New York has strict landlord laws to protect tenants from property owners entering their homes without permission. However, there are some situations in which a landlord could enter your home without permission.
If a pipe has burst or there is a fire, landlords could enter your home without needing to inform you because these are emergency situations. The landlord will want to prevent further damage to the property. Maintenance issues that could cause injuries or harm your health also count as emergencies. Other examples of emergencies that grant your landlord access to your home are frozen pipes, broken doors, broken locks, flooding, heating problems in the winter, electrical problems, intruder break-ins and extended power outages.
If you invite the landlord into your home, then this overrides the rule that landlords must give a certain period of notice before entry. When you ask the landlord to come over, they can enter without notice. Agreeing to the landlord coming over is also inviting them.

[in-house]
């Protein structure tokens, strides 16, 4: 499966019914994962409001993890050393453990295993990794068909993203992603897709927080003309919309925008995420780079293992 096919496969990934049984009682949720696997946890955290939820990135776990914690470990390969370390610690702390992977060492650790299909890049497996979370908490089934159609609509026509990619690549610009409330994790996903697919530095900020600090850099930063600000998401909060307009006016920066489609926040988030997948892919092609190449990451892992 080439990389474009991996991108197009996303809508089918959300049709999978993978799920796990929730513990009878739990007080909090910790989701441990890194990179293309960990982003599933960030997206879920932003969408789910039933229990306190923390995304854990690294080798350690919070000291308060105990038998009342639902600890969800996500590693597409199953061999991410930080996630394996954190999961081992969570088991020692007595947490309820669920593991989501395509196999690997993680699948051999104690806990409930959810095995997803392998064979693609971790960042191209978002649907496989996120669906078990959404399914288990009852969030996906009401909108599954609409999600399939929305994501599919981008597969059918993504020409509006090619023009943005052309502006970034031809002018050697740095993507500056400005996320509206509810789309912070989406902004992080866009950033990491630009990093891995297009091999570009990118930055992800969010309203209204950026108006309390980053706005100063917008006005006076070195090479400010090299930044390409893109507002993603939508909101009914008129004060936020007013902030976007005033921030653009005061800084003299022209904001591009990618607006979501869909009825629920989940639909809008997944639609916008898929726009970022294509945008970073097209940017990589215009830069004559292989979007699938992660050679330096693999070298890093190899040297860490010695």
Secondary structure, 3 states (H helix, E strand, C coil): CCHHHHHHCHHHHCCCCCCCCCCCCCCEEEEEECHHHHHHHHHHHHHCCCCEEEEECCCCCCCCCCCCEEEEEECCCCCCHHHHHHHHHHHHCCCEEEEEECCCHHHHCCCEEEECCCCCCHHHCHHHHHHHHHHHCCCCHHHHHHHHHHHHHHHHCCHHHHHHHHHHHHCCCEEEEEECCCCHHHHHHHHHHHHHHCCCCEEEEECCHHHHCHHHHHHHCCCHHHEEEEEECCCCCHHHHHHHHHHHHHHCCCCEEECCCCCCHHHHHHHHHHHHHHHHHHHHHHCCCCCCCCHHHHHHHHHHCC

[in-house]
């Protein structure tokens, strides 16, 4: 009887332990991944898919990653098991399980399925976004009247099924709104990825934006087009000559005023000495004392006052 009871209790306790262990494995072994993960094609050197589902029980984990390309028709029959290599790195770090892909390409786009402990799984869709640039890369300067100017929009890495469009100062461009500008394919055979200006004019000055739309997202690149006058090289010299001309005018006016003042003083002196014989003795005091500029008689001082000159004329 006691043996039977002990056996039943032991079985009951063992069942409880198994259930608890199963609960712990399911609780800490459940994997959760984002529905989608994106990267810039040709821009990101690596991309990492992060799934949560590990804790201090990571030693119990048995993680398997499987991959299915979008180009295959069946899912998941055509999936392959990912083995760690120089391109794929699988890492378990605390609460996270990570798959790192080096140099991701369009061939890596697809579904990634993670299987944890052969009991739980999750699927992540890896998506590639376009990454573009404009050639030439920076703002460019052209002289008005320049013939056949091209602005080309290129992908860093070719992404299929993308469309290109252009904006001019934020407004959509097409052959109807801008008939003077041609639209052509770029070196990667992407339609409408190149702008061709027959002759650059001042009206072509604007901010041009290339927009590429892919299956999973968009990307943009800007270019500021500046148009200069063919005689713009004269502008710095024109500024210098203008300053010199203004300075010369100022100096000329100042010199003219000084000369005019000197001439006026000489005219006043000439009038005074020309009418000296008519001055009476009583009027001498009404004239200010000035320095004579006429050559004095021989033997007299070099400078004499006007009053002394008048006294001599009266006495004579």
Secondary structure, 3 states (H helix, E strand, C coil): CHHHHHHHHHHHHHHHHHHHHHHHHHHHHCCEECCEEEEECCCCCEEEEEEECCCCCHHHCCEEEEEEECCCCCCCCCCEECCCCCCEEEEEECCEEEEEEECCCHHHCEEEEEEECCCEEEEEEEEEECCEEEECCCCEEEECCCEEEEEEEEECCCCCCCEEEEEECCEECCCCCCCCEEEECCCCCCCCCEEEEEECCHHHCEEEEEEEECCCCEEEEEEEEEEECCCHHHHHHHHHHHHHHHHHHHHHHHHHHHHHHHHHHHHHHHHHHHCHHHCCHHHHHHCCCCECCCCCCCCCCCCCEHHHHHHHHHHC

24-hour and one-week notices
For non-emergency repairs, inspections and showings, landlord and tenant law states that landlords must give their tenants reasonable notice before entering. New York courts tend to interpret this as at least 24-hours’ notice before inspections and showings and at least one week’s notice for non-emergency maintenance and repairs. You can agree for the landlord to make repairs sooner than a week as your invitation to entry would overrule the one-week rule.
It’s not legal for landlords to enter your home without your permission unless it’s an emergency situation. Most scenarios won’t require a lawsuit to resolve; you should send your landlord a written letter about the problem and remind them of the law. A judge will want to know that you made attempts to resolve the issue before filing a lawsuit.